Once again, our goal is to seek positive actions, which means we want to limit the kind of negativity which might bubble up. The negativity is likely rooted in the toxins we purged at the beginning, so help people to reframe into something positive.
In the session at Agile Open, someone mentioned they believed developers are lazy. Instead of dwelling on it or letting it become a toxin in the middle of our joy seeking, I tried to encourage them to understand the developers and their position, while also pointing out these same developers might not understand that person’s position either. From here, we can see joy might take the form of more open, honest communication. Once we understand the tension, we can seek a problem and pose solutions.
Take Joy Back to the Team
To close the session, I encouraged people to think about ways they could take the message of joy, and what we discovered during our exploration, back to their respective teams. The goal here was not to be prescriptive. Instead each team needs to find their own joy and way to walk the path.throw them out
Within your own team there are several directions you can go from here; any of the following would be reasonable to try out:
- Dot vote on a point of joy to focus on and develop a path toward joy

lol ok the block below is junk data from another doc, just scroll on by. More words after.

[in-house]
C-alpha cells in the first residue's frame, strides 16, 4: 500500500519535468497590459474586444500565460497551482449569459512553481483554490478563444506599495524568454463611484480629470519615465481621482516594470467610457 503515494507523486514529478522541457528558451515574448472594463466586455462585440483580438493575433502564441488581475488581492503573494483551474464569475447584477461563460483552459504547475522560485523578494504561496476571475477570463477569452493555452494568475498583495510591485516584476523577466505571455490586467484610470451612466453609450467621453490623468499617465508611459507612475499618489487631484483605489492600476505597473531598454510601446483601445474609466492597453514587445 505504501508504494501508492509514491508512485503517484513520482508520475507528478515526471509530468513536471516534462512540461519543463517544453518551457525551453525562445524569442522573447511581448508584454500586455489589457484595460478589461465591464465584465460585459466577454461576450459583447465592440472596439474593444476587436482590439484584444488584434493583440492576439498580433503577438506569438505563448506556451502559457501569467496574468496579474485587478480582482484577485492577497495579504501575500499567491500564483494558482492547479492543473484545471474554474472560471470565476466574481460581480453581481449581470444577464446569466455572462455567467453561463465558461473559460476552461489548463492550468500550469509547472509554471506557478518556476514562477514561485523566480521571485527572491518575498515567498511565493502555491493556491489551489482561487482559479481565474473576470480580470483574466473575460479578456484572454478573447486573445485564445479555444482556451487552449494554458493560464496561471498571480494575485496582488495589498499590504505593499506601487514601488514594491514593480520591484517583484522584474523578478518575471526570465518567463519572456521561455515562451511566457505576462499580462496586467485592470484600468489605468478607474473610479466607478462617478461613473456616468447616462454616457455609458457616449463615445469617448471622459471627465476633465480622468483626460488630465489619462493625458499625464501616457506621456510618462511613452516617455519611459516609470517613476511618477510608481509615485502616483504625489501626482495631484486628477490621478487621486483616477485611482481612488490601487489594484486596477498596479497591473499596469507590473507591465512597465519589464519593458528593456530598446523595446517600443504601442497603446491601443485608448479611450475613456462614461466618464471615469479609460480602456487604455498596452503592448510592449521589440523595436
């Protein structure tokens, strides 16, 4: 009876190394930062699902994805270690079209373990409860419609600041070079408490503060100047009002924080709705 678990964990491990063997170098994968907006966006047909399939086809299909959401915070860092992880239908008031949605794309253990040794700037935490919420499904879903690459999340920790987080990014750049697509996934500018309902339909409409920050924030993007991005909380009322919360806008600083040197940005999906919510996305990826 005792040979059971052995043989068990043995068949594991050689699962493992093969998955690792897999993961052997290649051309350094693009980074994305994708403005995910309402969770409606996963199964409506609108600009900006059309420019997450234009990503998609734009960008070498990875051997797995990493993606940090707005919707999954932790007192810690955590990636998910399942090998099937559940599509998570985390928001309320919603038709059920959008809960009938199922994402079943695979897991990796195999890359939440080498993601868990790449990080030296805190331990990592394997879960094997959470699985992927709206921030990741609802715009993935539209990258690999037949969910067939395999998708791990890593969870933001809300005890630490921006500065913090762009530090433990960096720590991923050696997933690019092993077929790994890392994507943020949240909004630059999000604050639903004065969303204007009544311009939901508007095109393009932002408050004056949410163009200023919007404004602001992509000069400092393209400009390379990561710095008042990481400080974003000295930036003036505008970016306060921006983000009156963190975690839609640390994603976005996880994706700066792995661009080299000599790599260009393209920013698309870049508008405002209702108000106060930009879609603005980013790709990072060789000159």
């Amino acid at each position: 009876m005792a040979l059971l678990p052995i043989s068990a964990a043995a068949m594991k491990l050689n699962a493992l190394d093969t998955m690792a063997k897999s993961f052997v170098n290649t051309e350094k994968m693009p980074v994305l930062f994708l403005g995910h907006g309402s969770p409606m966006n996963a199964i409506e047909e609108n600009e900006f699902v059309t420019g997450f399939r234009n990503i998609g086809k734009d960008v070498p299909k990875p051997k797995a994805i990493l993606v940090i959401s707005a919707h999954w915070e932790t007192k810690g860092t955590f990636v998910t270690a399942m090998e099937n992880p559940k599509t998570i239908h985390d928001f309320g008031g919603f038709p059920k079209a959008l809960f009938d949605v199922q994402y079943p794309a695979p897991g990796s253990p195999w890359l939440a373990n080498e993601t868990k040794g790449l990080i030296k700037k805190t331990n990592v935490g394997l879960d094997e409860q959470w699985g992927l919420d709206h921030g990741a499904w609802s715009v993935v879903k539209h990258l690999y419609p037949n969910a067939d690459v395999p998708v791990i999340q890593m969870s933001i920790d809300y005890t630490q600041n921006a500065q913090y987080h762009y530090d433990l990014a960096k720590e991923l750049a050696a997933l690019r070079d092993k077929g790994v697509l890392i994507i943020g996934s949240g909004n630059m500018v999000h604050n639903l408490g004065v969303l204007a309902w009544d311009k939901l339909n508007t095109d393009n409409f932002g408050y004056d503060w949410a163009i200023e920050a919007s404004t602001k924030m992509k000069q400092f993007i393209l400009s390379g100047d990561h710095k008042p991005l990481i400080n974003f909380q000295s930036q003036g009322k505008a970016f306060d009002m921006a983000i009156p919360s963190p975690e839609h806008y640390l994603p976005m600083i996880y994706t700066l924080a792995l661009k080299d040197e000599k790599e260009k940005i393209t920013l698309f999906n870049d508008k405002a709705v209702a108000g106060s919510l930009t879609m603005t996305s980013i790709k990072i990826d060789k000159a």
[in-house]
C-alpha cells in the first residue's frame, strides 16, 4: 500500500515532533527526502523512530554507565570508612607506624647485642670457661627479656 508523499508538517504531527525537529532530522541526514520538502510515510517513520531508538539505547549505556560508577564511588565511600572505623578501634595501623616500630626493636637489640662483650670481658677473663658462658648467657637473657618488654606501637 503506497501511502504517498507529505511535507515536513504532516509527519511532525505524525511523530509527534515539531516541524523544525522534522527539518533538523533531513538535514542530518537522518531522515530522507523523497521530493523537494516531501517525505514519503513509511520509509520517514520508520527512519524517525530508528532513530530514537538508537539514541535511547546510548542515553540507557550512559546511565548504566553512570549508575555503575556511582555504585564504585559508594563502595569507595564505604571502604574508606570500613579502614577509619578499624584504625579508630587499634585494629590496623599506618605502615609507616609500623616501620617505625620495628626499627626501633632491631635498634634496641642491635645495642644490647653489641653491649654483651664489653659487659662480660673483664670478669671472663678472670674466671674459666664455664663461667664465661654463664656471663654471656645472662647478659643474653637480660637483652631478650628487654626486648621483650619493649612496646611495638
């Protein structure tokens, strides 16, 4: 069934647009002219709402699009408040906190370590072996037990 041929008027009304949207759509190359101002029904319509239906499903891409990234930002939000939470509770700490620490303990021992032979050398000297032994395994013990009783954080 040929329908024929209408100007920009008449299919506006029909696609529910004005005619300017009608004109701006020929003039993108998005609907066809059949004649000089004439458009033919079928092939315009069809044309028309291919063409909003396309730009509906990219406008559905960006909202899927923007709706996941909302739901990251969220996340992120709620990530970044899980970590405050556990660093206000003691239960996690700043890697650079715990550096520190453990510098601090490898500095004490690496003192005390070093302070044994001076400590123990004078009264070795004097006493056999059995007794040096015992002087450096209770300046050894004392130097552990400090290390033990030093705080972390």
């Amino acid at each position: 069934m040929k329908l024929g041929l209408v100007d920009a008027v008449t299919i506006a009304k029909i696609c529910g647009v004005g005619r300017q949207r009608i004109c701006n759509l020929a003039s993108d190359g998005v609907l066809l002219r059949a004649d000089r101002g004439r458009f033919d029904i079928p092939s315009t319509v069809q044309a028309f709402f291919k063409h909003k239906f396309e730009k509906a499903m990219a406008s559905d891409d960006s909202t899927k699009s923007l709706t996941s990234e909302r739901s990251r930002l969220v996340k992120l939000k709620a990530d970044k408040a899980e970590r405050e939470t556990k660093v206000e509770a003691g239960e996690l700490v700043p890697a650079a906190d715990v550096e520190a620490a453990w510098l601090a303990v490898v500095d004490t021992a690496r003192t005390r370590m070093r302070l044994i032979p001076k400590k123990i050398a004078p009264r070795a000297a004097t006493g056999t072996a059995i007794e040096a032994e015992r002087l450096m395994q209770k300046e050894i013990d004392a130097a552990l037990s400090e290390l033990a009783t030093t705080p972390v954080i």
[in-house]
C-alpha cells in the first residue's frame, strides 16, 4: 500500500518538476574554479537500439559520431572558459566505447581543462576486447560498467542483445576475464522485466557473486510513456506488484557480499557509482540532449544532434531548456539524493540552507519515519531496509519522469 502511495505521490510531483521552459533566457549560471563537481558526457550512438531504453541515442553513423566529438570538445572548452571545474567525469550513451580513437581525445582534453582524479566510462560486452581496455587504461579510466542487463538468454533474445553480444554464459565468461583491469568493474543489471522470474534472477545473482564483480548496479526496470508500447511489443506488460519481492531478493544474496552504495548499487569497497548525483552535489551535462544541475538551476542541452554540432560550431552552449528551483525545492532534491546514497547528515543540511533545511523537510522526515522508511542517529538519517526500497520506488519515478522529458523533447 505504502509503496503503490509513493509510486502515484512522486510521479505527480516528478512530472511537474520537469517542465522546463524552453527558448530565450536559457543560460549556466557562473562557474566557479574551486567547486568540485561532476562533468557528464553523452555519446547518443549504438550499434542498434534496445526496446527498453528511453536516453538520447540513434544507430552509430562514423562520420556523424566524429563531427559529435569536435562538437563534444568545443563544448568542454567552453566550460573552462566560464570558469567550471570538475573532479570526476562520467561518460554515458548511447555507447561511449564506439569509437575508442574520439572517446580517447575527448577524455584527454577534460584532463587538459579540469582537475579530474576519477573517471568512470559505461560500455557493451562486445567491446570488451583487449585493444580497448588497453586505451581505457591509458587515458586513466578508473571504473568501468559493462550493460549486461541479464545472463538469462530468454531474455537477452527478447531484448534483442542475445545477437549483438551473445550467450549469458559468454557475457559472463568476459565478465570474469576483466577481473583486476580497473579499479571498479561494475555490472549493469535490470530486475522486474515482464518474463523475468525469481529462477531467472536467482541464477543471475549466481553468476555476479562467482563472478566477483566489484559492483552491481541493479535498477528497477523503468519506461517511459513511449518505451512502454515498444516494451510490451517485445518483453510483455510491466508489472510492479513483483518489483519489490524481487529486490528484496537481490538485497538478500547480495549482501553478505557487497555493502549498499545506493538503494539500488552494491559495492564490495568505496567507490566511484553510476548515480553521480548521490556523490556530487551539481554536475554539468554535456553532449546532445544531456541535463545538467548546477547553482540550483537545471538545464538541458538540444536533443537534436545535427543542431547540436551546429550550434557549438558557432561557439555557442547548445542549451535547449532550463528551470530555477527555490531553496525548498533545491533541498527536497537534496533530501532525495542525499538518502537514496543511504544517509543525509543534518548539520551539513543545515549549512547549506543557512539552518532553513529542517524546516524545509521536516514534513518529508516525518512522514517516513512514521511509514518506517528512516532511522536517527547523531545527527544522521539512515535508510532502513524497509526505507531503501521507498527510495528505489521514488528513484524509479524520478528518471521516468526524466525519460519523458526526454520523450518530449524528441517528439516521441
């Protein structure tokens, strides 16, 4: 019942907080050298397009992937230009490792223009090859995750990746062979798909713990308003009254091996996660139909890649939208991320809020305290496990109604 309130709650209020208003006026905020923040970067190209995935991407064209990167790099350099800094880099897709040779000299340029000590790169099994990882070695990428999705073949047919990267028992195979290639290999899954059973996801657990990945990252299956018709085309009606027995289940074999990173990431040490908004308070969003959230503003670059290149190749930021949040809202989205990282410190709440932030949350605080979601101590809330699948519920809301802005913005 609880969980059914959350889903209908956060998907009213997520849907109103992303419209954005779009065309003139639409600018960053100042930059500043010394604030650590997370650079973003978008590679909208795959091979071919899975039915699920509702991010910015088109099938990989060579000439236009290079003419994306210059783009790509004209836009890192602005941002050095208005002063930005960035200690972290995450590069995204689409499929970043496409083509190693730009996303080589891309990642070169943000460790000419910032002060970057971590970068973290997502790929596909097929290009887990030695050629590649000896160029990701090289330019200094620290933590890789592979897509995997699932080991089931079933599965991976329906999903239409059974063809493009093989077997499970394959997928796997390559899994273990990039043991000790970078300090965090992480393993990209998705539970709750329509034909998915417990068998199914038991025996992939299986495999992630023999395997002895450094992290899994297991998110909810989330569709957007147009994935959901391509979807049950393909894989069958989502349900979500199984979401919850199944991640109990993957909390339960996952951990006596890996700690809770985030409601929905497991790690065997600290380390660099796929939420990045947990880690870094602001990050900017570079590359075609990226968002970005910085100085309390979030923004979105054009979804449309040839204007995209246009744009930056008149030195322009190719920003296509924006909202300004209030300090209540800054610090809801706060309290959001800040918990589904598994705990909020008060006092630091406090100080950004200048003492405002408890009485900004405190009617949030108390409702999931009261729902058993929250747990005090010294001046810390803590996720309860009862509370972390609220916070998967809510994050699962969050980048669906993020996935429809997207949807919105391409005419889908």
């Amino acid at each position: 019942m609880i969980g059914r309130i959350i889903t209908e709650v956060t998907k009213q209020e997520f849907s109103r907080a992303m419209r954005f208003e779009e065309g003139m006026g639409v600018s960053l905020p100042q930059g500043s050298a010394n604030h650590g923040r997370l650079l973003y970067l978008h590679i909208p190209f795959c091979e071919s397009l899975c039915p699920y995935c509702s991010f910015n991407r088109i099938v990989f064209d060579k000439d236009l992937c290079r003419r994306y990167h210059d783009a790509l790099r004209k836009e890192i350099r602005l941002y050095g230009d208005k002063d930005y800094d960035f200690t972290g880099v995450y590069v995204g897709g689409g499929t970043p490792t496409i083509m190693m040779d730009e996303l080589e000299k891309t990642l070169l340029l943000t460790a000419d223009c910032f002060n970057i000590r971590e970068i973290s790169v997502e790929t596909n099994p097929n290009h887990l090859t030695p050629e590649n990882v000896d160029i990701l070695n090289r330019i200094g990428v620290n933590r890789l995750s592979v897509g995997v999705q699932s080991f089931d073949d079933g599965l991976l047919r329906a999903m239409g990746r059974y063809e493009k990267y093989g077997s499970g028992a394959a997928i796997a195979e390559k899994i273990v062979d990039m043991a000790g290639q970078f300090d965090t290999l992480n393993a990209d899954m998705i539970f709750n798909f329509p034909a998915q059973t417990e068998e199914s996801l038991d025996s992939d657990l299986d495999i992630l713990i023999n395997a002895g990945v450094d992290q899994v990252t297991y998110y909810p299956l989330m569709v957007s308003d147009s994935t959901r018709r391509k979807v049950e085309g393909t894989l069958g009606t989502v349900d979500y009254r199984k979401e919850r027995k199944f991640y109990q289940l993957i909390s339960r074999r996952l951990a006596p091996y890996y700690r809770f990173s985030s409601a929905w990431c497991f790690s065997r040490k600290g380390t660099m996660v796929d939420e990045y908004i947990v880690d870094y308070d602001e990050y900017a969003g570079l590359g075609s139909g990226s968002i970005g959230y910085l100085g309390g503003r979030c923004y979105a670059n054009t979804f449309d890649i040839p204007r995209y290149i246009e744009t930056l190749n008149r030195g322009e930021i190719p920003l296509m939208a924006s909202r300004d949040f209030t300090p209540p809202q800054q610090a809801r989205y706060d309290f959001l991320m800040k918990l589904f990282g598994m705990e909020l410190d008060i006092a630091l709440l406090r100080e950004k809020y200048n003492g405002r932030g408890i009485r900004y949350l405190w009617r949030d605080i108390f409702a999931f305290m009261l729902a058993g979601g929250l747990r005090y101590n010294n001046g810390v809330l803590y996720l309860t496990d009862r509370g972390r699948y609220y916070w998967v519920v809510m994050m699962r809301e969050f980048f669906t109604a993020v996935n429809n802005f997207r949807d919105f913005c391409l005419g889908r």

- Pick an action at random, try it for a week and reflect on whether things were better or worse
- Leave each person with the idea that they must travel their own path to find joy and simply leave a single rule: one person's path cannot stomp on another's
- Devise your own brilliant plan on how to start moving toward joyful coding given what you've found
The most important part of this last bit is to ensure people feel empowered to drive toward joy on their own and together. It is up to the team to support each other and elevate the environment they are in.
Closing, Joy and My Approach
I will say, there is a fair amount of time I spend seeking joy on my own. I typically mix a bunch of different ingredients including music, time for recharge, time to vent, and poking the system until it moves in a way that feels better to me.
It’s really hard to say what might bring joy in a team or even for an individual, but I find joy often comes to me as clear communication – both in code and person to person, as a sense of directed purpose, as automation, and as opportunity to share, with others, the things which make my life a little better.